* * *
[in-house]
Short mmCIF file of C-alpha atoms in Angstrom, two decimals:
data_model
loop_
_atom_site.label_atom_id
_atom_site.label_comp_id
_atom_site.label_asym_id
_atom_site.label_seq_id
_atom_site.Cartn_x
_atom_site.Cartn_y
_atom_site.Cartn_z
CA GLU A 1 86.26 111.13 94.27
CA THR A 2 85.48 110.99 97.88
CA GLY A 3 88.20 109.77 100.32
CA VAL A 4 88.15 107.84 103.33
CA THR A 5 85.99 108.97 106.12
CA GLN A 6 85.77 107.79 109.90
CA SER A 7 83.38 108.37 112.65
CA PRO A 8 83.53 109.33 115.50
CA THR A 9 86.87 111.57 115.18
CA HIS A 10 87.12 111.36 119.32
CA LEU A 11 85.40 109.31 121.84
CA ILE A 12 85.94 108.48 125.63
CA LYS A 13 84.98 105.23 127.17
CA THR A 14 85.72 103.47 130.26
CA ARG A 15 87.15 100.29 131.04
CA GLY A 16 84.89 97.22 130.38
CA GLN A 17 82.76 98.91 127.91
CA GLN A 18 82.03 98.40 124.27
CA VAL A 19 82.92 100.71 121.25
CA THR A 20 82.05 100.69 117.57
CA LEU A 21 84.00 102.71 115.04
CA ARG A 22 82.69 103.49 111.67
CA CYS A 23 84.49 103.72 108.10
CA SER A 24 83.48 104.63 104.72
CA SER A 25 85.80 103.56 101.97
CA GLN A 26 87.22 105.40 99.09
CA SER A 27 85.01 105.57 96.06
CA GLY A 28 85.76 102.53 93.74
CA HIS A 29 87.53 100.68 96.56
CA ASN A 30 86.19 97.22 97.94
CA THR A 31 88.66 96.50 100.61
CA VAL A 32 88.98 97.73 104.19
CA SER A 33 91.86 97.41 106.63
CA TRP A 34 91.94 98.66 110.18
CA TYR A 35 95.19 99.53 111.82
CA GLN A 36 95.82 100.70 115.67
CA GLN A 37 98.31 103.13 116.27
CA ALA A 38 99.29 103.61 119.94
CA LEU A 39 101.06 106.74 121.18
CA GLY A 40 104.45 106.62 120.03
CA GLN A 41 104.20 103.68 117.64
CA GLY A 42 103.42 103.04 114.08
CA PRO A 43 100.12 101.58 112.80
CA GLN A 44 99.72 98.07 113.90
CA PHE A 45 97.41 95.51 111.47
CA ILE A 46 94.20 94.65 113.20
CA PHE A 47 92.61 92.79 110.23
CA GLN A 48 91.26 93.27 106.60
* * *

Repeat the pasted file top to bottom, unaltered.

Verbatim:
[in-house]
Short mmCIF file of C-alpha atoms in Angstrom, two decimals:
data_model
loop_
_atom_site.label_atom_id
_atom_site.label_comp_id
_atom_site.label_asym_id
_atom_site.label_seq_id
_atom_site.Cartn_x
_atom_site.Cartn_y
_atom_site.Cartn_z
CA GLU A 1 86.26 111.13 94.27
CA THR A 2 85.48 110.99 97.88
CA GLY A 3 88.20 109.77 100.32
CA VAL A 4 88.15 107.84 103.33
CA THR A 5 85.99 108.97 106.12
CA GLN A 6 85.77 107.79 109.90
CA SER A 7 83.38 108.37 112.65
CA PRO A 8 83.53 109.33 115.50
CA THR A 9 86.87 111.57 115.18
CA HIS A 10 87.12 111.36 119.32
CA LEU A 11 85.40 109.31 121.84
CA ILE A 12 85.94 108.48 125.63
CA LYS A 13 84.98 105.23 127.17
CA THR A 14 85.72 103.47 130.26
CA ARG A 15 87.15 100.29 131.04
CA GLY A 16 84.89 97.22 130.38
CA GLN A 17 82.76 98.91 127.91
CA GLN A 18 82.03 98.40 124.27
CA VAL A 19 82.92 100.71 121.25
CA THR A 20 82.05 100.69 117.57
CA LEU A 21 84.00 102.71 115.04
CA ARG A 22 82.69 103.49 111.67
CA CYS A 23 84.49 103.72 108.10
CA SER A 24 83.48 104.63 104.72
CA SER A 25 85.80 103.56 101.97
CA GLN A 26 87.22 105.40 99.09
CA SER A 27 85.01 105.57 96.06
CA GLY A 28 85.76 102.53 93.74
CA HIS A 29 87.53 100.68 96.56
CA ASN A 30 86.19 97.22 97.94
CA THR A 31 88.66 96.50 100.61
CA VAL A 32 88.98 97.73 104.19
CA SER A 33 91.86 97.41 106.63
CA TRP A 34 91.94 98.66 110.18
CA TYR A 35 95.19 99.53 111.82
CA GLN A 36 95.82 100.70 115.67
CA GLN A 37 98.31 103.13 116.27
CA ALA A 38 99.29 103.61 119.94
CA LEU A 39 101.06 106.74 121.18
CA GLY A 40 104.45 106.62 120.03
CA GLN A 41 104.20 103.68 117.64
CA GLY A 42 103.42 103.04 114.08
CA PRO A 43 100.12 101.58 112.80
CA GLN A 44 99.72 98.07 113.90
CA PHE A 45 97.41 95.51 111.47
CA ILE A 46 94.20 94.65 113.20
CA PHE A 47 92.61 92.79 110.23
CA GLN A 48 91.26 93.27 106.60